Onboard measurements generally feature attitude quaternions, rotation speeds of the reaction wheels, and operation parameters of thruster firings during an unloading, such as times of execution, duration, and mass of spent propellant. Attitude data are the most important since the direction of the change in spacecraft’s velocity due to each unloading and SRP depend on it. Most of the time SRP is the only source of perturbing torque. During a radio astronomy science session, the spacecraft keeps constant attitude with respect to an inertial frame, therefore the angular momentum of reaction wheels only changes because of the perturbing torque, which, in turn, can be estimated if the rotation speeds of reaction wheels are known. Thrusters’ operation parameters help to estimate the magnitude of velocity change Δ v thanks to an unloading of reaction wheels. The spacecraft is not equipped with accelerometers so that nongravitational perturbations due to SRP and unloadings cannot be measured directly.
In an attempt to help improve the OD, Doppler observations with the European VLBI Network (EVN) telescopes of the RadioAstron spacecraft via its 8.4 GHz downlink signal have been conducted using the technique of Planetary Radio Interferometry and Doppler Experiments (PRIDE) led by the Joint Institute for VLBI in Europe (JIVE; Duev et al. 2012). PRIDE is designed as a multipurpose, multidisciplinary enhancement of space missions science return that is able to provide ultraprecise estimates of spacecraft state vectors based on the phasereferenced VLBI tracking and radial Doppler measurements. These can be used for a variety of scientific applications (see, e.g., Molera Calvés et al. 2014).
In this work, a new dynamical model of the RadioAstron motion and a new technique for additional utilisation of onboard measurements have been developed at KIAM. We demonstrate the quality of the improved orbital solution using PRIDE Doppler measurements of RadioAstron’s downlink signal and the impact on data processing of RadioAstron observing science data.
2. Dynamical modelling of RadioAstron spacecraft motion for orbit determination and orbit estimation pipeline
The RadioAstron mission is not an easy one for orbit determination, although OD is an important ingredient in SVLBI. For RadioAstron, the development of a consistent dynamical model of the spacecraft is associated with a number of challenges. The most important one is defined by a significant amount of solar radiation pressure exerted on the spacecraft’s surface, which produces both a perturbing acceleration and a torque. The acceleration, which has an average value of about 1.5 × 10^{7} m/s^{2}, strongly depends on the spacecraft attitude and, owing to a complicated spacecraft’s surface, has nonzero components in the direction, orthogonal to the Sun. Spacecraft dynamics are also complicated by the side effects of the stabilisation system’s operation. The spacecraft maintains constant attitude with respect to an inertial frame except for the times when the orientation is changed intentionally to, for example, repoint the spacecraft to another radio source or to cool down the receiver while not observing. Attitude stabilisation is performed by means of reaction wheels. External torque leads to gradual buildup of angular momentum of reaction wheels and its subsequent unloading via stabilisation thrusters. Unloadings generally occur one to two times per day and produce a change in velocity of the spacecraft centre of mass of 3–5 mm/s in magnitude at a time. Both perturbations due to SRP and to unloadings of reaction wheels can be a source of significant orbital inaccuracy and require proper modelling.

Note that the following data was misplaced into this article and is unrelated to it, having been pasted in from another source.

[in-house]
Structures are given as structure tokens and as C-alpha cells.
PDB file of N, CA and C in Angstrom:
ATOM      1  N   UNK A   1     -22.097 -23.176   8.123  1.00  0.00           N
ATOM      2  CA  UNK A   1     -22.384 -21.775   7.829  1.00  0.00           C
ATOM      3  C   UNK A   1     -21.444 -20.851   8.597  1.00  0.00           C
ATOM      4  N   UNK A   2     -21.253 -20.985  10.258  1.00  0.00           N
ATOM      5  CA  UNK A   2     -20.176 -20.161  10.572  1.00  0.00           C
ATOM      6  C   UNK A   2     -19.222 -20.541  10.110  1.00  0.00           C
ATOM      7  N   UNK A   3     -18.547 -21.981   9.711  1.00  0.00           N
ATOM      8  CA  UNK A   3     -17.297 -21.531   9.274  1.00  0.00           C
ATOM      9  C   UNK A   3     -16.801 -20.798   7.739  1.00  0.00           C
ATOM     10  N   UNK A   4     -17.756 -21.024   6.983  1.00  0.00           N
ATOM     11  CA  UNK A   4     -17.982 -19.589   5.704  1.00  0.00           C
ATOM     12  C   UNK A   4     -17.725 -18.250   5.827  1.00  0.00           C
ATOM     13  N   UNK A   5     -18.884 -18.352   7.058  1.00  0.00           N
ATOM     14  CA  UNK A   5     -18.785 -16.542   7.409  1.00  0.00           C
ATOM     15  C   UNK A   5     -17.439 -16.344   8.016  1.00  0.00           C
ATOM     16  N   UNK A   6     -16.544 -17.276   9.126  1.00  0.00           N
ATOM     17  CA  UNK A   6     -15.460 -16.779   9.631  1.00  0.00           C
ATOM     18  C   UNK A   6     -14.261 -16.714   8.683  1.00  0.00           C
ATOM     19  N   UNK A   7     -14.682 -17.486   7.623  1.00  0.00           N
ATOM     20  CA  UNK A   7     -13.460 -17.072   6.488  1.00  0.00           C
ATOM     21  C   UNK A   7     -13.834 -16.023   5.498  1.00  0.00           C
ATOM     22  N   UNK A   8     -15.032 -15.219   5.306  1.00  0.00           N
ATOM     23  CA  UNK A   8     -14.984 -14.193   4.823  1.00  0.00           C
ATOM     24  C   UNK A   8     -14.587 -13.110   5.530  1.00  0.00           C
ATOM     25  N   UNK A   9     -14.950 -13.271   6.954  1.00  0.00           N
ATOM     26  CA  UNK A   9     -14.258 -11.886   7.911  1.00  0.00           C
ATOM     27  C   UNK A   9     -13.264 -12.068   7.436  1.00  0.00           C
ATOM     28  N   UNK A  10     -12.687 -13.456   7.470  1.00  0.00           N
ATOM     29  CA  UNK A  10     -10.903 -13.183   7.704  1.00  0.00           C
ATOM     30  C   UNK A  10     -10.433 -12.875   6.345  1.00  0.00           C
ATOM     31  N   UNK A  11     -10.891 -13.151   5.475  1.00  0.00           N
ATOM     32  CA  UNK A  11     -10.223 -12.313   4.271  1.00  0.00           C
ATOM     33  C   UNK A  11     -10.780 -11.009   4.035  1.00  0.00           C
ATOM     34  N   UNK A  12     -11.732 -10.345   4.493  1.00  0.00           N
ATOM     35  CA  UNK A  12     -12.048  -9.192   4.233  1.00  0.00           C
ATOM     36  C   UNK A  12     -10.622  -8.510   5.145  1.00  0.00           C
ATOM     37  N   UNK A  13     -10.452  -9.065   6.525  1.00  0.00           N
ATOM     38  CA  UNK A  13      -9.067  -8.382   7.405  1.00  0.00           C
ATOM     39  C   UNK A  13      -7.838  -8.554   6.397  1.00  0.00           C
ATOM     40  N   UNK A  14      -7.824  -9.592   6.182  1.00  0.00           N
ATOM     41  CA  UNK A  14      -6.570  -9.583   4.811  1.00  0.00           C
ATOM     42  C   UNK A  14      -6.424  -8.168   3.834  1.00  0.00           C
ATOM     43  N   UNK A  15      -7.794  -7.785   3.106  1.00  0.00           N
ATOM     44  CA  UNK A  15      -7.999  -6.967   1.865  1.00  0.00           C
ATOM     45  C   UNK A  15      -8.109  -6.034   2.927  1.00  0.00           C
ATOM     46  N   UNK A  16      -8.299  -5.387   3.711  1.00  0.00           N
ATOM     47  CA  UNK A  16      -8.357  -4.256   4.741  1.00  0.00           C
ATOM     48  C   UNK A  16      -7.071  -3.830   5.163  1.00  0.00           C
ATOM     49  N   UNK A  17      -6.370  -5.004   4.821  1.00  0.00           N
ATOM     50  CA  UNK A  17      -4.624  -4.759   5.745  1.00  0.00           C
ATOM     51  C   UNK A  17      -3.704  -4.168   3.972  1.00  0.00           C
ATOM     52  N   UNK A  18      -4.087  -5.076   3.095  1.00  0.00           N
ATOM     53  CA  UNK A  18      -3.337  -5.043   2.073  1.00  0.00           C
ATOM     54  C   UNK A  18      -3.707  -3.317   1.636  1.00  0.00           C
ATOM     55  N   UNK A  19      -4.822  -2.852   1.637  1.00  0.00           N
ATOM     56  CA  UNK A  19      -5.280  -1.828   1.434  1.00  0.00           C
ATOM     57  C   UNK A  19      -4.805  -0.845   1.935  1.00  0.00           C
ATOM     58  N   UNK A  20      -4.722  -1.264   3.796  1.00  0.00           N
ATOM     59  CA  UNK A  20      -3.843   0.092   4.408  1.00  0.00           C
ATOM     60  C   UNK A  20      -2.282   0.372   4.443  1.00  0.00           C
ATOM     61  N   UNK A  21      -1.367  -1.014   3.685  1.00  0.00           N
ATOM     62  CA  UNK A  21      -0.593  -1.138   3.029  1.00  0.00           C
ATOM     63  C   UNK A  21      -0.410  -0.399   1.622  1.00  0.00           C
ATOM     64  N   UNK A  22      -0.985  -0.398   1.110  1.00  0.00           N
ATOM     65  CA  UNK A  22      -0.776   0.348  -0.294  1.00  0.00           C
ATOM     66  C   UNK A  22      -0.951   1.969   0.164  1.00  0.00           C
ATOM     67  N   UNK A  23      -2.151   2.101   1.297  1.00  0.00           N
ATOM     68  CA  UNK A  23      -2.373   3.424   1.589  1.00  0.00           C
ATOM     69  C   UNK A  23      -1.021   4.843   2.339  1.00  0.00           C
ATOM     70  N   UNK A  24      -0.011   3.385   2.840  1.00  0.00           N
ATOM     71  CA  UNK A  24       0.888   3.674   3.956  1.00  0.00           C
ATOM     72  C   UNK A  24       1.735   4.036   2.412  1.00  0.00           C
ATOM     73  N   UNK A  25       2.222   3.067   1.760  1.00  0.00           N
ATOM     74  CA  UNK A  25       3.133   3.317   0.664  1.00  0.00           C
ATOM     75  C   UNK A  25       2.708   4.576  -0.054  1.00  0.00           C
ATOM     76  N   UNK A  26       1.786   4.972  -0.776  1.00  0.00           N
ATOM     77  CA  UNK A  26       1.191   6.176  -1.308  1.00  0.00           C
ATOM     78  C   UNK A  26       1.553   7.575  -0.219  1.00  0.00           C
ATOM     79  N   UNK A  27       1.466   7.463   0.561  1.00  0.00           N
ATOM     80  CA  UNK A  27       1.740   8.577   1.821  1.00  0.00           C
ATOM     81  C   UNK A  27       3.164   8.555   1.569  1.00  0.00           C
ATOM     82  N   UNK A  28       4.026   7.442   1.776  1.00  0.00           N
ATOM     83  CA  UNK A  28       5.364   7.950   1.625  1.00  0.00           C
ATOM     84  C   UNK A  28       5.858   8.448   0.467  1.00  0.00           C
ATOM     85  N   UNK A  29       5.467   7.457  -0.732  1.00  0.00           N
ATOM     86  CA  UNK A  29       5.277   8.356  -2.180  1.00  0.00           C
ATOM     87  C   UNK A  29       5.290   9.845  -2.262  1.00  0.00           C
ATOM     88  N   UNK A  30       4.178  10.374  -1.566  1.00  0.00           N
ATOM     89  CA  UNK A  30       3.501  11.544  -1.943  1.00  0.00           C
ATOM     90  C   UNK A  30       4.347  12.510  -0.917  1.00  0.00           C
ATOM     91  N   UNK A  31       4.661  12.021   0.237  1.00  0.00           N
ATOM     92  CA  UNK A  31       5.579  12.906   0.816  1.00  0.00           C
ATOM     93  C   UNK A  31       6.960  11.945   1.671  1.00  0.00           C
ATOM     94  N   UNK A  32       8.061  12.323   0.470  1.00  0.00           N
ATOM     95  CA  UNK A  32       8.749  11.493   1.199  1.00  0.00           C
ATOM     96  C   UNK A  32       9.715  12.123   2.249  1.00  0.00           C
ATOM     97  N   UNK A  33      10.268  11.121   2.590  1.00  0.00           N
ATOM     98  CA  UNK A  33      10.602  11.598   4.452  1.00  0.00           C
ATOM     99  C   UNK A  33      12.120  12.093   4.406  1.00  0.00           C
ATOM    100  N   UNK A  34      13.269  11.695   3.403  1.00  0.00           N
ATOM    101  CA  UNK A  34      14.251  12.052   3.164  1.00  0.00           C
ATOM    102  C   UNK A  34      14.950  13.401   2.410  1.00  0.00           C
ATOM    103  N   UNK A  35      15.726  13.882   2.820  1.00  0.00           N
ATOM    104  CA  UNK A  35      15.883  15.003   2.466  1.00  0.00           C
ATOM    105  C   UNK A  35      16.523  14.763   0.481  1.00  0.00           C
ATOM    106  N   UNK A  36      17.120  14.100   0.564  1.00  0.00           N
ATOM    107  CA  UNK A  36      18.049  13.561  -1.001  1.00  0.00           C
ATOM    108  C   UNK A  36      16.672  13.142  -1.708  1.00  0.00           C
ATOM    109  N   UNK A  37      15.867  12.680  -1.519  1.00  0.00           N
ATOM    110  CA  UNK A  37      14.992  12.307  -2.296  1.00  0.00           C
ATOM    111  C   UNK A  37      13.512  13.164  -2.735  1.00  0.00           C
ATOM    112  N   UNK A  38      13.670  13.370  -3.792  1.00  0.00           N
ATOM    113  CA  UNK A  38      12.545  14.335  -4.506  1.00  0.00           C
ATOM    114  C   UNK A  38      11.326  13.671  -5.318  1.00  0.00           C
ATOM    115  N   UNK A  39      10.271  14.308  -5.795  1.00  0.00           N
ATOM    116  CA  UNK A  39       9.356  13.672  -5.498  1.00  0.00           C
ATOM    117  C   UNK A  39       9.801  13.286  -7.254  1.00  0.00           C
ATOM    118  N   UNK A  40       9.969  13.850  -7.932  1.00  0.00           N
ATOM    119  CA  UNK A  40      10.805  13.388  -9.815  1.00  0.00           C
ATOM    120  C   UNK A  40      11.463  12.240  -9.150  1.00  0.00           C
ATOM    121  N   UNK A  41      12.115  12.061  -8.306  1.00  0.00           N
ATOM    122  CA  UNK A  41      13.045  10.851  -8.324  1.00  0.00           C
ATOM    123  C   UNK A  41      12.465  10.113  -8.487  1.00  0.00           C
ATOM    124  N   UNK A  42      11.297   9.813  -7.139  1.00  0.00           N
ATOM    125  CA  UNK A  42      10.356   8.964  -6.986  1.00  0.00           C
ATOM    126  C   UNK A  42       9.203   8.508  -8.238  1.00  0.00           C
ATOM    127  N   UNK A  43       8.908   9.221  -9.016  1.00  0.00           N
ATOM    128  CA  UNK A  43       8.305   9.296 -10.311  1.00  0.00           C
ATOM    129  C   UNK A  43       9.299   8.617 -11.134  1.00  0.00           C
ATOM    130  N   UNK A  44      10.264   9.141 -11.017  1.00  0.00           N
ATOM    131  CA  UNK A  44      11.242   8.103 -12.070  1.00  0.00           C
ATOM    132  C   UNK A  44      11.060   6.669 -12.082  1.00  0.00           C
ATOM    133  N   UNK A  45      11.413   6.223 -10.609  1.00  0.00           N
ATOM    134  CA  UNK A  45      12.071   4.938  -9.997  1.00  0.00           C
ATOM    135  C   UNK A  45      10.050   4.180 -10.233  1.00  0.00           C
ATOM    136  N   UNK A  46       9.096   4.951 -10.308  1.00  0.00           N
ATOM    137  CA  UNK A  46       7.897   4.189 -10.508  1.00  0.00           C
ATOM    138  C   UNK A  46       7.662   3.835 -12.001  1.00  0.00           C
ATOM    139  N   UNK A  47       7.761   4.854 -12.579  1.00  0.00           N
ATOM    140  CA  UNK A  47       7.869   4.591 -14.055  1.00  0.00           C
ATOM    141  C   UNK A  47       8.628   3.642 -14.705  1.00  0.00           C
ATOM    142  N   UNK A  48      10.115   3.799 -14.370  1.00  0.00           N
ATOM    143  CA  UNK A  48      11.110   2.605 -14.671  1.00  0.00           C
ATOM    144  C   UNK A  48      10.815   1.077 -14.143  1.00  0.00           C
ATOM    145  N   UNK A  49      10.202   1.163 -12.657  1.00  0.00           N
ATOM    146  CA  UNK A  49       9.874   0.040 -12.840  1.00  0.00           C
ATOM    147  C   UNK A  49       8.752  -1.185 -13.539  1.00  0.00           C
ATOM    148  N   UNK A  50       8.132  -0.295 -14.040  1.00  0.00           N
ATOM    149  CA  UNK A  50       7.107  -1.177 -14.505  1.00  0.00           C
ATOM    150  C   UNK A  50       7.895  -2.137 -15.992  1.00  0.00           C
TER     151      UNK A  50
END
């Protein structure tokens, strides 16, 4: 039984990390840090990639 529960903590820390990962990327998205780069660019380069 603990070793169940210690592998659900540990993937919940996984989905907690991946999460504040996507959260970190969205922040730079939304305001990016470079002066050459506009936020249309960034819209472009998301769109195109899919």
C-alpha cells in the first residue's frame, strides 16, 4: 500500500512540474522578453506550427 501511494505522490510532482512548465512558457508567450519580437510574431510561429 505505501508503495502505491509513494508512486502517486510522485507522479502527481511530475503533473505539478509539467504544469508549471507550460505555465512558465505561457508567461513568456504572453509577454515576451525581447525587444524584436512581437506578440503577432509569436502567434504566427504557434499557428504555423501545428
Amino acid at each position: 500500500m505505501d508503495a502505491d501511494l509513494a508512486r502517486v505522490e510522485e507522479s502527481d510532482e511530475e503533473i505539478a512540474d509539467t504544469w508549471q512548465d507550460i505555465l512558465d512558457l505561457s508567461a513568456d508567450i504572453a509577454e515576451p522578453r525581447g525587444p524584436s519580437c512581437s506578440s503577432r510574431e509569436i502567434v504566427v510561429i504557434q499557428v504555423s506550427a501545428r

The newly developed dynamical model of RadioAstron spacecraft motion is described in Appendix A. The orbit estimation pipeline is presented in Appendix B.
3. Testing the improved orbit
The approach described in Appendices A and B was applied to an orbital arc of RadioAstron spanning from February 20 to April 10, 2013. In the middle of this interval, a number of SVLBI observations were carried out, providing a test case for the orbital solution quality.
The joint RadioAstronEVN experiment GK047A was aimed at fullpolarisation SVLBI imaging of the highredshift quasar 0642+449 at 1.6 GHz as a part of the RadioAstron early science programme. These observations were conducted from 10:00 UTC, 2013.03.09 to 01:00 UTC, 2013.03.10. Participating telescopes and observational time ranges for particular telescopes are summarised in Table 1. Although the maximum projected baseline was about 1 Earth diameter, the geocentric distance of RadioAstron during this experiment ranged from 120 000 to 190 000 km, which is more important for the purposes of this test.
Experiment GK047.
The experiment GK047A was accompanied by the simultaneous PRIDE observations at 8.4 GHz with 5 EVN stations of the RadioAstron downlink telemetry signal designated with the code GK047B. Participated stations and their observational time ranges are given in Table 1.